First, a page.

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Pension Envy: What the L.A. Times’ CalPERS Story Got Wrong

Bill Raden

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A 40-foot fall isn’t necessarily fatal for the average adult. But for California’s public employees whose jobs require them to routinely work on ladders or mechanical devices at heights  more than 40 feet, it was deemed enough of a threat to life and limb to offer them a modest premium in their monthly pay packet.

In the case of firefighters, it also seemed sensible to kick in a little more for the tiller operators that control the 100-foot aerial ladders from which their brothers occasionally rescue a taxpayer from a burning building.

In fact, 99 such hazard premiums and professionalizing workforce incentives that have historically been considered pensionable compensation for public workers were deemed to be such no-brainers that they passed the scrutiny of the legislature and the governor when Jerry Brown signed into law 2012’s Public Employee Pension Reform Act (PEPRA). Today the average public pension in California is $2,945 per month.

That legislation, which outlawed the practice of “spiking,” in which a worker’s pension could be inflated through special pay increases during the final year on the job, also explicitly excluded 13 premium compensation items from new employees’ pensions such as bonuses, vacation time, uniform allowances, overtime allowances, housing or transportation reimbursements, or any one-time or ad hoc payments.

But in August, when the California Public Employees’ Retirement System (CalPERS) board voted in regulations incorporating PEPRA into its pension rules, conservative op-ed columnists wasted no time in charging that the pay incentives constituted “99 ways” to spike pensions.

The latest attack against the CalPERS vote came in last Thursday’s Los Angeles Times via an overheated, editorializing “investigative” piece suggestively headlined, “99 Ways to Boost Pensions in California — At Public Cost.”

The article, which repeatedly and erroneously refers to the pay premiums as a “bonus,” doesn’t explicitly use the word “spike,” but it virtually exhausts the thesaurus with its synonyms.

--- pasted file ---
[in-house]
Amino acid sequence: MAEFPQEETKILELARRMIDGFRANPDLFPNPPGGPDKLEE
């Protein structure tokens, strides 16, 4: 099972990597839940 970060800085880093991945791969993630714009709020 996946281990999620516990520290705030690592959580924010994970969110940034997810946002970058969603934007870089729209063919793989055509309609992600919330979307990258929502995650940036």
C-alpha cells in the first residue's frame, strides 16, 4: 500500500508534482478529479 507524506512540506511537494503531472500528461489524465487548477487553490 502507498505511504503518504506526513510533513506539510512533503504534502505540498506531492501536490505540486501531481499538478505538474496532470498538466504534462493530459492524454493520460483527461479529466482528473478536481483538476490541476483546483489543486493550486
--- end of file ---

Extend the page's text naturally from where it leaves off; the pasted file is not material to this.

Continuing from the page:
The Times’ main contention is that the CalPERS vote somehow “made these higher pensions possible” and thereby added billions of dollars more to the long-term cost of pensions calculated with the incentives rather than with base pay only.

In fact, according to CalPERS, its August vote didn’t hike the state’s pension price tag by a single cent. Those pay premiums were included in the pension system’s original cost analysis of PEPRA, which continues to project a $42 billion to $55 billion savings to taxpayers over the next 30 years.

That fact was dutifully buried somewhere near the bottom of the L.A. Times’ piece.

Rather, CalPERS points out, PEPRA did not limit pensionable compensation only to base pay. Instead, the law states that pensionable compensation is “normal monthly rate of pay or base pay,” not one or the other. In voting for the August regulations, CalPERS simply stuck to its historical understanding of what compensation is pensionable.

For its part, the governor’s office only objected to one of the items, a “temporary upgrade” to a higher-paying job that CalPERS board members argued is covered by PEPRA, and that employees should be paid in full for the job that management gives them, even if it’s only temporary.

Some of the other items on the list include compensation to paramedics who keep up to date on auxiliary medical techniques; compensation to employees who are routinely exposed to toxic, radioactive, explosive or other hazardous substances; and compensation to workers with jobs in areas where criminally charged persons are confined, and to nurses who work in adult facilities where such prisoners are held.

CalPERS, whose 1.68 million members make it the nation’s largest public pension system outside of the federal government, pays its new retirees 50 percent or less of the average of an employee’s last three years of compensation. Of those dollars, 67 cents comes from investment earnings, 21 cents from employer contributions and 12 cents from the individual worker.

Still, with $295.1 billion in assets, the system as a whole deals in the kind of outsized budgetary numbers that allowed the L.A. Times writers to colorfully compare CalPERS’ current, 30-year funding shortfall — the theoretical amount the system would have to pay out if its promissory notes to all its members were immediately called — as “enough to operate the 23-campus California State University system for 16 years.”

(For the record, PEPRA remains on target to return the state’s Great Recession-battered pension systems back to fully funded health and employers’ contributions to pre-crisis costs by 2046.)

What the L.A. Times article overlooks — as do all those who lose sleep fretting over the affordability of keeping the retirement promises made to California’s public workers — is an even more alarming price tag in the state’s budgetary woes — namely, the generous package of corporate welfare that, over the same 30-year period, could operate those 23 CSU campuses for a full 27 years.

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